Friday, November 02, 2012
Heejung Kim vs Japanese Architects and Designers
However, one of my favourite cultural psychologists, Hejung Kim (Kim and Markus, 1999; Kim and Sherman, 2008) had demonstrated that Asians Americans have less of a preference for unque figures than European Americans.
She had Asian and European americans evaluate the 9 parts of each of the digrams in the top of the above photo (Kim and Sherman, 2008, Kim and Markus, 1999) and found that the European Americans were more likely to choose the unique parts (M = 5.36, SD = 2.12) than the Asian Americans (Mean = 4.39, SD = 2.17).
Why is this? Were there in sufficient Japanese in the Asian sample? Or am I am I wrong; Harajuku fashionistas, and product innovators are not-represtentative of Japan.
I think that Japanese self presentation is not only visual, but as such, aesthetic. Just as Americans do not strive to be linguistically unique in naff ways, the Japanese don't choose clothes and products just because they are unique, but also because they look good. Conversely, American visual expressions (think of their bodies!) and Japanese linguistic expressions (think of traditional Japanese politicians) can be....less appealing.
The difference is in which media of self expression is important. Americans believe that appearance is skin deep. Japanese have negative words for language (rikutsu). Both Japanese and Americans admire uniqueness, but it is only in unimportant media of self expresion are people prepared to be naff to achieve uniqueness. The American preference for the sole isoceles triangle among the array of regular triangles in the diagram top left is just not aesthetic. It does not look nice and the Americans know it but they don't care about looks. The American preference for this irregular triangle is comparable to the anti-conformism found in Takano's experiment in Japan but not America. Japanese were prepared to give an incorrect (linguistic) answer in order to be unique, when all the confederates were saying the right answer, whereas Americans were not. The Japanese wanted uniqueness and did not care about being "right." In a medium that mattered to them, the Americans were not prepared to go that far.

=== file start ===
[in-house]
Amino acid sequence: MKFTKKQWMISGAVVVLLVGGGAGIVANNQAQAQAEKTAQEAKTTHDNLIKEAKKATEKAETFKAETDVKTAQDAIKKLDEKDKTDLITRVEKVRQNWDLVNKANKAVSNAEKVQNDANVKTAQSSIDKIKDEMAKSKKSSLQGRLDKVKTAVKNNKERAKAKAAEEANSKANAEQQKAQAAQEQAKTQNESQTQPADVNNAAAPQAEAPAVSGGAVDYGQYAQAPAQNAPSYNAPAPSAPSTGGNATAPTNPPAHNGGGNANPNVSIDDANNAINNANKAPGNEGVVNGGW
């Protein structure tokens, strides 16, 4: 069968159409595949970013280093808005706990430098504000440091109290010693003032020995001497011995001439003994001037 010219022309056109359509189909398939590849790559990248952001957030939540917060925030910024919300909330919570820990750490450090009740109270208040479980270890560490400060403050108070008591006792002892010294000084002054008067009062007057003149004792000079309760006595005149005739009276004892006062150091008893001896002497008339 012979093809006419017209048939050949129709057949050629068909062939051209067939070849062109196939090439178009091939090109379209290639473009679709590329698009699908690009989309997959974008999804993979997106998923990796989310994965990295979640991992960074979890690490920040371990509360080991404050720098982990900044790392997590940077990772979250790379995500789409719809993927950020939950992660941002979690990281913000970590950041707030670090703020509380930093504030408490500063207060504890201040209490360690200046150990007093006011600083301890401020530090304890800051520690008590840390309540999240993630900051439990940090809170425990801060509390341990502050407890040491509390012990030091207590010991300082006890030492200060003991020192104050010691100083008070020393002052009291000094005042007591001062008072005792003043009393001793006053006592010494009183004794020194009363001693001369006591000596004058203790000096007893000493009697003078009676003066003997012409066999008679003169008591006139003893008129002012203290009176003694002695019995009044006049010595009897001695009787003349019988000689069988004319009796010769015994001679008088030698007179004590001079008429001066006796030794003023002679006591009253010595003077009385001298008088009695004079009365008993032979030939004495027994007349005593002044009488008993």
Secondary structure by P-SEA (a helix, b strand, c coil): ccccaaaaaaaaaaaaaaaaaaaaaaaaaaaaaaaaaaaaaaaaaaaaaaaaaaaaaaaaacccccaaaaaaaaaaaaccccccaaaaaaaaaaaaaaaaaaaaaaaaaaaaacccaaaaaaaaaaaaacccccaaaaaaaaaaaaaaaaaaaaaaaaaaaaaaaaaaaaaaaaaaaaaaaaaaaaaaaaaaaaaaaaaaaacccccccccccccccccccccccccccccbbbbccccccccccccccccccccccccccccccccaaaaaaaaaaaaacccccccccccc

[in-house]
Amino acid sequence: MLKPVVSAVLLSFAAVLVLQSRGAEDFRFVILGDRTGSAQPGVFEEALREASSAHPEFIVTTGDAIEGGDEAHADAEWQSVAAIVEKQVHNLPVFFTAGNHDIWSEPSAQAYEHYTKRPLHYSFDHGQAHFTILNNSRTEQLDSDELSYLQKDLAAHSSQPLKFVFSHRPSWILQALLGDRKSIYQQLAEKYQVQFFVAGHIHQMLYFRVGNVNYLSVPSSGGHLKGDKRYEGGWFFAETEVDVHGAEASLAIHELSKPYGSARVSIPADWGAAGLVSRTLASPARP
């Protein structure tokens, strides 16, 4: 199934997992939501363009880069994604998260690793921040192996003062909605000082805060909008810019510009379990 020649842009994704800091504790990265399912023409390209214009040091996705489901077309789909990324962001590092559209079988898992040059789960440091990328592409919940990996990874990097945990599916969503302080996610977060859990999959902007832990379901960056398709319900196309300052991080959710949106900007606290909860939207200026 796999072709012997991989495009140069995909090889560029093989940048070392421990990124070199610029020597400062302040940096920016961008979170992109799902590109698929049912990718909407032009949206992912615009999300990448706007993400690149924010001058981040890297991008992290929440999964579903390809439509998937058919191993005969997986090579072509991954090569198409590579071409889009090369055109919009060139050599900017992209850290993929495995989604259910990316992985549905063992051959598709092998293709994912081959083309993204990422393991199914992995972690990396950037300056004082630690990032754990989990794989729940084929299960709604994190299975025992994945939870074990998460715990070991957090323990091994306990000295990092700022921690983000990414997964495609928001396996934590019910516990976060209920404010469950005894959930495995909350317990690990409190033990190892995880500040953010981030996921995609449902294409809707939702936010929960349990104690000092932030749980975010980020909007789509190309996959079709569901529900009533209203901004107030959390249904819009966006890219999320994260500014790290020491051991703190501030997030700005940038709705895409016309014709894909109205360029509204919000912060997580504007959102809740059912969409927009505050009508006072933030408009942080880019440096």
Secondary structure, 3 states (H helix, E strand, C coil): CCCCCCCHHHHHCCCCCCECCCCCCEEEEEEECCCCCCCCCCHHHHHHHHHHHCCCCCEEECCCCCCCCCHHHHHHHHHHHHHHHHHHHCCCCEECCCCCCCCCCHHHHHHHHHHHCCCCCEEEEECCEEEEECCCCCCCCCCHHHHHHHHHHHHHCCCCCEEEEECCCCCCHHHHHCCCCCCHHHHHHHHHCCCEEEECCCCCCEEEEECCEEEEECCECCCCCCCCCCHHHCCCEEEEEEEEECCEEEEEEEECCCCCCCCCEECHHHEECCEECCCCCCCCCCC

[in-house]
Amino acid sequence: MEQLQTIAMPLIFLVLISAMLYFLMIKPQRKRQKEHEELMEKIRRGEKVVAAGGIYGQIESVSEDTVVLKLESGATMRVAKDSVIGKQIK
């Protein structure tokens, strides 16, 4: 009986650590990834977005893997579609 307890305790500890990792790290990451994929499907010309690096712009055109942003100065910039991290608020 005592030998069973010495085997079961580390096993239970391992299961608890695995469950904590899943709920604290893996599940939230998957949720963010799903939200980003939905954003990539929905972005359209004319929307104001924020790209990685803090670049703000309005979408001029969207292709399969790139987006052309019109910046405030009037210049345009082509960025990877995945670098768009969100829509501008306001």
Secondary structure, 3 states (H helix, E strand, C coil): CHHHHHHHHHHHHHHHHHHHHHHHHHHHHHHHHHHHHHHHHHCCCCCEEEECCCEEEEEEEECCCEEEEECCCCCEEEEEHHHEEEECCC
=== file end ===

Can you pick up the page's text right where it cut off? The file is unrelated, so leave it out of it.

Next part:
I predict that Japanese will prefer the parts that are for instance at the top of the piramid, or centre of a pattern, or which hold an aesthetically privelidged position within the overall form. The Japanese may also demonstrate a preference for figures that are in harmony with the rest of the parts, since in Japan, being unique and yet in harmony are (from the philosophy of interdependence) not contradictory.
Indeed the people that we call unique, such as conductors, fashionistas, designers, and architects of know a lot about and produce a lot of things which demonstrate harmony.
I am going to repeat the experiment in my class and see which parts of the above diagrams the students prefer.
Heine, S.J., Takemoto, T., Moskalenko, S., Lasaleta, J., & Henrich, J. (2008). Mirrors in the head: Cultural variation in objective self-awareness. Personality and Social Psychology Bulletin, 34(7), 879–887. Retrieved from http://www2.psych.ubc.ca/~heine/docs/2008Mirrors.pdf
Heine, Steven J. (2007). Cultural Psychology (First ed.). W. W. Norton & Company.
Kim, H., & Markus, H. R. (1999). Deviance or uniqueness, harmony or conformity? A cultural analysis. Journal of Personality and Social Psychology, 77(4), 785. Retrieved from http://www.psych.ucsb.edu/labs/kim/Site/Publications_files/Kim%26Sherman08.pdf
Kim, H. S., & Sherman, D. K. (2008). What Do We See in a Tilted Square? A Validation of the Figure Independence Scale. Personality and Social Psychology Bulletin, 34(1), 47–60. doi:10.1177/0146167207309198 Retrieved from http://www.psych.ucsb.edu/labs/kim/Site/Publications_files/Kim%26Sherman08.pdf
Leuers, T., & Sonoda, N. (1999). The eye of the other and the independent self of the Japanese. Symposium presentation at the 3rd Conference of the Asian Association of Social Psychology, Taipei, Taiwan. Retrieved from http://nihonbunka.com/docs/aasp99.htm
This blog represents the opinions of the author, Timothy Takemoto, and not the opinions of his employer.